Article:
Interim Arrangements, Demarcation and Mine Action

The authors echo a statement made by South, emphasizing the need for international actors supporting parties to the ceasefire “to understand and support authorities grounded in local legitimacy.” Such support for IAs will entail bridging the security sector viewpoints of respective parties to negotiation as it relates to Karen State-— primarily the Tatmadaw, the current NLD Government, and prominent EAOs— but also give meaningful consideration to the views of other militarised actors currently operating outside the ceasefire but within the purview of the Constitution and networked militarised governance.

IAs do not exist in isolation but coincide with other aspects of the NCA, most notably the military code of conduct currently monitored by Joint Monitoring Committees at Union (JMC-U) and State levels (JMC-S). The military Code of Conduct drafted in accordance to the NCA is a reference to the removal of armed forces from religious sites, schools and even “villages.”[2]

Alan Smith’s work brought early attention to IAs in anticipating the drawn out implementation of the NCA. He termed areas given above, such as religious sites, schools and even “villages,” humanitarian zones, typified by the following features:[3]

  • No armed troops permitted in these zones
  • Free access for all who are unarmed
  • Monitoring to make sure no arms are brought into these areas

Accordingly, in their 8 May 2017 article, Lawi Weng and Nan Lwin Hnin Pwint quoted Col. Wunna Aung, spokesperson for the Burma Army and member of the Joint Ceasefire Monitoring Committee-Union as stating, “Demining is for the people; we will demine near public roads and schools,” he said, adding that the, “Burma Army had agreed not to demine near KNLA bases but that exact locations had not yet been agreed.”

The role of Joint Monitoring Committees at both the Union and State level have been identified as crucial for determining the violations of agreements by parties to the NCA. However, the role and mandate of Joint Monitoring Committees in demarcating land for demining and humanitarian zones without agreement from local representative bodies could place further pressure on the ceasefire process.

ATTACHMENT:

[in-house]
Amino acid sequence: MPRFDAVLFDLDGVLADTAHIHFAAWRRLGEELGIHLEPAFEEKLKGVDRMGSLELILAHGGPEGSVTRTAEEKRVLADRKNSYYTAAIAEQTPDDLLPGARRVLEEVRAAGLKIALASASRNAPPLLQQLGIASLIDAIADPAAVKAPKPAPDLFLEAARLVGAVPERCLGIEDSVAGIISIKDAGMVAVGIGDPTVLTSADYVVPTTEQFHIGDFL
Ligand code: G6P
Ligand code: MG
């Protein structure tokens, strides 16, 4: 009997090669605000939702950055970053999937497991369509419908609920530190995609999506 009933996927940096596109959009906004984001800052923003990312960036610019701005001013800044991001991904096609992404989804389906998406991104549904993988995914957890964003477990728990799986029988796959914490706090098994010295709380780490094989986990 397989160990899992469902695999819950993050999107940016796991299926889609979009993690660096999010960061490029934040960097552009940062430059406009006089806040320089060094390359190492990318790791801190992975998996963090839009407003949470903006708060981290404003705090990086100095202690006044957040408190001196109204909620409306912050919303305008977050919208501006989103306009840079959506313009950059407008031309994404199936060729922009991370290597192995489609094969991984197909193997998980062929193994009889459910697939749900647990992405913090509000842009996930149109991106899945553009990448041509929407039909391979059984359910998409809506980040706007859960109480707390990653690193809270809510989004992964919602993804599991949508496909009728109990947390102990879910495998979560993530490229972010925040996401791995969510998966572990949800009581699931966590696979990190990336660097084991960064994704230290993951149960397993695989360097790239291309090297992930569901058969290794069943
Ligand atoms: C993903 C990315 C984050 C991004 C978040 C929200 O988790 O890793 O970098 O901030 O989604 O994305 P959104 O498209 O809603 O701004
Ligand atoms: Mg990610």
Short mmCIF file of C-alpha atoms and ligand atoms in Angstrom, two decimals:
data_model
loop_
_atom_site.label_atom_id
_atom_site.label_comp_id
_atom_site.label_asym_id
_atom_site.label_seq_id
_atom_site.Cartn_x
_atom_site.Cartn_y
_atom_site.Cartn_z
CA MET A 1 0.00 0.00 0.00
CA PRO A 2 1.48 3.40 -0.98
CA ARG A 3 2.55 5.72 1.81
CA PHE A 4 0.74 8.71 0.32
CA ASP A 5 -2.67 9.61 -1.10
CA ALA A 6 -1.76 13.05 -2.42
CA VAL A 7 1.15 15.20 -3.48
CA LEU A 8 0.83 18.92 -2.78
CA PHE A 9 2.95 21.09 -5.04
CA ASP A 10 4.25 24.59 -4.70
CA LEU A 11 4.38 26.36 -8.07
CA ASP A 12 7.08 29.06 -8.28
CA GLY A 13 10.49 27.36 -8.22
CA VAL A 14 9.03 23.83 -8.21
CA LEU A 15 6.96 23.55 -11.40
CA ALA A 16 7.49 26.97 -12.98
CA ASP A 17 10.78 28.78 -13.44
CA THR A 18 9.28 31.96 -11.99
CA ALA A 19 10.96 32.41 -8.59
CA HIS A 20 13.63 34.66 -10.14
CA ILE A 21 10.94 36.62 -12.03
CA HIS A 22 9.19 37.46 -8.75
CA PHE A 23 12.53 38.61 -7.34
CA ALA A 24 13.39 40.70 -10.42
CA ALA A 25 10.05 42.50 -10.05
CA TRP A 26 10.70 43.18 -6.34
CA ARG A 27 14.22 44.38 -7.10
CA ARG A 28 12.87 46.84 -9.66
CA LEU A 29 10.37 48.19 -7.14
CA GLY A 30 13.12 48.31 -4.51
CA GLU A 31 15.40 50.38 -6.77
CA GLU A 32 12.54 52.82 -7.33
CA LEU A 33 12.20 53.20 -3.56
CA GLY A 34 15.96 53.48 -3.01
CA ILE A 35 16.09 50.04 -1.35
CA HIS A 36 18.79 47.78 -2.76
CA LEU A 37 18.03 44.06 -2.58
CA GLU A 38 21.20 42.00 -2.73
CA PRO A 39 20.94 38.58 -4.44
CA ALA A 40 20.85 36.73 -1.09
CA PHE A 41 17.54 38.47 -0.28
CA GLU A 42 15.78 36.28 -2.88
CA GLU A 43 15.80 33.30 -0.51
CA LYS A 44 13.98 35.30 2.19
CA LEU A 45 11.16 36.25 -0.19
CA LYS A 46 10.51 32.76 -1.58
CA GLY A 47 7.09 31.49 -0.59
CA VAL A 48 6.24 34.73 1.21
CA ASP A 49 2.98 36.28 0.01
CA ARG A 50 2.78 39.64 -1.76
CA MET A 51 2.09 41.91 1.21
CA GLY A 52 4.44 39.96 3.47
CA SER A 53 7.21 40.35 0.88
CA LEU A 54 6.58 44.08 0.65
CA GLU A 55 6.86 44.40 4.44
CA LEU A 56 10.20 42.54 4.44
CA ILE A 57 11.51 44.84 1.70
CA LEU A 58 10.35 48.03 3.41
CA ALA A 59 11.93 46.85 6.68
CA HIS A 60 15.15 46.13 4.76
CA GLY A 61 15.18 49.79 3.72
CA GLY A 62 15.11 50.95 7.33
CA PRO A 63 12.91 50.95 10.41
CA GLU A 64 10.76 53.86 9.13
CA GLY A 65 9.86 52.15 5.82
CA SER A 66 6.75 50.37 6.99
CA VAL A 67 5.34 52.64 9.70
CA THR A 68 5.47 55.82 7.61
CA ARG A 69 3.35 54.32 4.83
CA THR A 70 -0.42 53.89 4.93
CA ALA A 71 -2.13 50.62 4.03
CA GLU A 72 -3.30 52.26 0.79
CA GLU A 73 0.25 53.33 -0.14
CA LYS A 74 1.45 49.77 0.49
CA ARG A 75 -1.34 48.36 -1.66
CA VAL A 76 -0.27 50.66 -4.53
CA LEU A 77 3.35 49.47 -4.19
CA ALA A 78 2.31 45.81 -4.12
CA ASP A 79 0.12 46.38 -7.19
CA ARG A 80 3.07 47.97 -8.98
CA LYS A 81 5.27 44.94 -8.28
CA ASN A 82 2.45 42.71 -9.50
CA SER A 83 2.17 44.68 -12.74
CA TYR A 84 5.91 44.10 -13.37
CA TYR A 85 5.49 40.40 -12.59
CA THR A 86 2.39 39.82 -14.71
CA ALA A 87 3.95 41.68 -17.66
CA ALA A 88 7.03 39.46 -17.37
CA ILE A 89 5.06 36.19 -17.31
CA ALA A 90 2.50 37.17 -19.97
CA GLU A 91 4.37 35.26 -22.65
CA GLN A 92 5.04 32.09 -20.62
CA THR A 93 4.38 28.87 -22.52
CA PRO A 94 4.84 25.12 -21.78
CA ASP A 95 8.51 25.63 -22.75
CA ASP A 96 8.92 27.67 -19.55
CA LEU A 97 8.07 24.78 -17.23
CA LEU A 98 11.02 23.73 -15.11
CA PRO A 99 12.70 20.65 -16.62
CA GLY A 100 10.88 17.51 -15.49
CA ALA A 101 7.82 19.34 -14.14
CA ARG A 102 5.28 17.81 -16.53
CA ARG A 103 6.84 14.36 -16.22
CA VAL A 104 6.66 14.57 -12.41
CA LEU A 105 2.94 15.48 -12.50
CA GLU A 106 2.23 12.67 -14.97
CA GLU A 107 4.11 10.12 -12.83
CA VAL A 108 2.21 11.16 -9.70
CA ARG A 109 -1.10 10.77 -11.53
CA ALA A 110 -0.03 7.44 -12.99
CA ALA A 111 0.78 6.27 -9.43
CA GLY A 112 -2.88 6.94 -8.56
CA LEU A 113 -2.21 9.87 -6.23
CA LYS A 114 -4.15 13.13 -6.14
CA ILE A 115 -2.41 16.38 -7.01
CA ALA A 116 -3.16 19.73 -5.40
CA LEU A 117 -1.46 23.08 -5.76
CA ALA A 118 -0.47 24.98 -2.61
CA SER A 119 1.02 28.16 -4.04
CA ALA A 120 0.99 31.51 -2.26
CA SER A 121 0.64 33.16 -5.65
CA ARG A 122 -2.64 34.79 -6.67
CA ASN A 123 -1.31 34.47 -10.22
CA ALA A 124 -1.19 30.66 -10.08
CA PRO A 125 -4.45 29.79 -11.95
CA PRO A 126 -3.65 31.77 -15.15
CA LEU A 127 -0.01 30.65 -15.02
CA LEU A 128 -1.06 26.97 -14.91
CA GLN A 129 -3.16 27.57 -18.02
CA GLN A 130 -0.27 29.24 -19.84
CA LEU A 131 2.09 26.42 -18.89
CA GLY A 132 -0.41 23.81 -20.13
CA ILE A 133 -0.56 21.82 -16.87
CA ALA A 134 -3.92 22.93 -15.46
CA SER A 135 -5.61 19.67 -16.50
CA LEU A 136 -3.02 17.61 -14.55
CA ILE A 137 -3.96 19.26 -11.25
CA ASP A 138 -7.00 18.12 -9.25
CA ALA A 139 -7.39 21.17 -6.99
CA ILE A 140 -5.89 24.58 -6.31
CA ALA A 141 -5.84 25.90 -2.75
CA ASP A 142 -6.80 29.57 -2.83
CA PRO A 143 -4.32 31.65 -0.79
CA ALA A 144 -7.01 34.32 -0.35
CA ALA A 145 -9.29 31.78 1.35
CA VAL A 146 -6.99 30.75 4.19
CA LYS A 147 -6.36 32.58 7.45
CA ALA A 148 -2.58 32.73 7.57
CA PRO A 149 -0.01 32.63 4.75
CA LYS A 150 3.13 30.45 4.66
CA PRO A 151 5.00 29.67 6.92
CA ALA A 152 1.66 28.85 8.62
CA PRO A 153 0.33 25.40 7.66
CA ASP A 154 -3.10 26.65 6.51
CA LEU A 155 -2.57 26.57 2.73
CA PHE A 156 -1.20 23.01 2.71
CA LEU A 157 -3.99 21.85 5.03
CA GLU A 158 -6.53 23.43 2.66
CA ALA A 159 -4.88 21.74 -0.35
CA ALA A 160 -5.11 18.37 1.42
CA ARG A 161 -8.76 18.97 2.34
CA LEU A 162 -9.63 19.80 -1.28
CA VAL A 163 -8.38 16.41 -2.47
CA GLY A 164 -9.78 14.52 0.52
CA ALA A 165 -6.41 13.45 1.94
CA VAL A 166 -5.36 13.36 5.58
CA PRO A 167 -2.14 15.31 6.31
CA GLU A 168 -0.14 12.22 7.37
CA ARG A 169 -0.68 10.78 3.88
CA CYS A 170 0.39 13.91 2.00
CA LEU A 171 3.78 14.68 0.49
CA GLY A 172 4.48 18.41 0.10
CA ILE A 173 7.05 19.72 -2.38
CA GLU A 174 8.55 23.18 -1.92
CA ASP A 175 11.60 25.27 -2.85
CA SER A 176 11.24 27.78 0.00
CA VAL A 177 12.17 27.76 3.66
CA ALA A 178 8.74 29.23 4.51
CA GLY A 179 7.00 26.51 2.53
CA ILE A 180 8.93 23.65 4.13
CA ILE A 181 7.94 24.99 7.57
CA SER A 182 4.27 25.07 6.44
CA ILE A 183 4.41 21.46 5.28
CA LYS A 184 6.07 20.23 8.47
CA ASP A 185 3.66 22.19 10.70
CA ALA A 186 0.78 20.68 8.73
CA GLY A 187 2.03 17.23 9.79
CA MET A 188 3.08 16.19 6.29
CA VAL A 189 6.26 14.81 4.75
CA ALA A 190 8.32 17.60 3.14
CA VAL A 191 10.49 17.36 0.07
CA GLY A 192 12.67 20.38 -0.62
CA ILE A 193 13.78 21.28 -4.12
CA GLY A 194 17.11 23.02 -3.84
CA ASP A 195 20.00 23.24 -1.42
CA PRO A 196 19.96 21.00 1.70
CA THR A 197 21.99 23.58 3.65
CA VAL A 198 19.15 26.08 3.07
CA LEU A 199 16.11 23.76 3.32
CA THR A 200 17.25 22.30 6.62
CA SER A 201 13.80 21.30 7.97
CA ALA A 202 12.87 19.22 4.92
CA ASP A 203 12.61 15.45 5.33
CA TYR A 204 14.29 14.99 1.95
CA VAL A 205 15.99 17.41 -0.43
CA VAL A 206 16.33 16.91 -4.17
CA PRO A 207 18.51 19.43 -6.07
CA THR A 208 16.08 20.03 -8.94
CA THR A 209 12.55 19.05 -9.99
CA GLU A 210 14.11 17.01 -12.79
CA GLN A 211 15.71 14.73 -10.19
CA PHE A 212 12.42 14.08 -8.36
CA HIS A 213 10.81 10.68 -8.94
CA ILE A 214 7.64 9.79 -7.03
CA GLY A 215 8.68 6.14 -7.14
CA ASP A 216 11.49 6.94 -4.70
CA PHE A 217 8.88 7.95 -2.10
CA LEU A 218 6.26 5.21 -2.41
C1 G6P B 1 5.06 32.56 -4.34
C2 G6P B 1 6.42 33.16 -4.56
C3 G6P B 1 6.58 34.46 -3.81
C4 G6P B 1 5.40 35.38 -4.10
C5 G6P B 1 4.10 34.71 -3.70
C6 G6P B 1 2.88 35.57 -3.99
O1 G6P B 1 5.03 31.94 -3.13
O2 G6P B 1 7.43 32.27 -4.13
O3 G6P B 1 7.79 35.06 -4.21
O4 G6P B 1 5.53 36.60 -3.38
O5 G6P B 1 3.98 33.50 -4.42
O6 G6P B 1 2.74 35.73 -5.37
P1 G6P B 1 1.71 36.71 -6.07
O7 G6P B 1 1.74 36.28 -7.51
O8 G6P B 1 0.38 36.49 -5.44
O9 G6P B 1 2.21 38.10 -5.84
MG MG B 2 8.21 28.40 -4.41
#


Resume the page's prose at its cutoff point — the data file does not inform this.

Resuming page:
While urgent action is needed to increase security, determining a potential role for the JMCs in demining needs to be done cautiously, as their primary monitoring role could also occur with the potential to overlook persisting community concerns regarding mechanisms that promote the encroachment of militarised-based administration. Ultimately, the demarcation of territory and demining in the absence of localised interim authorities could fuel further contestation between militarised actors and existing community administration structures. The result could be contested claims of jurisdiction and hence a stronger case for administration and representation of population groups within these areas.[4] But more tangibly, it will most likely lead to land-grabbing and the loss of traditional customary rights to land. This could be evidenced by the building of new health and education facilities in areas previously inaccessible to the centralized state, without prior and informed consultation with local population groups.

In response to these threats, communities continue to resort to “normalized” militarised protection strategies including the use of landmines to contain outside encroachment and protect their resources. EAO representatives of the JMC-U and the JMC-S interviewed for this paper reported that in EAO controlled areas, “people believe that landmines remain their first line of defence.[5]

There does exist within the current political framework a role for the JMC to strengthen military respect for codes of conduct in supporting IAs. As a first step, the JMC can take actions to encourage the legitimacy of local security sector governance. This can be achieved by the JMC encouraging parties to the ceasefire (and through militarised networks of personnel on the JMC, extending to respective militaries and militias) to support the role of interim authorities to lead decision-making on the location of humanitarian zones.

In this way, interim authorities would be best placed to identify not only where new hospitals, clinics, schools or religious sites are to be constructed, but to also ensure that administration and delivery of existing social services reflect the nature of existing local governance structures and mechanisms, with minimal or at best without, the presence or influence of militarised actors. Humanitarian mine actors can then be deployed to ensure all humanitarian zones are mine-free, as well as part of initiatives to ensure that such areas remain free of arms.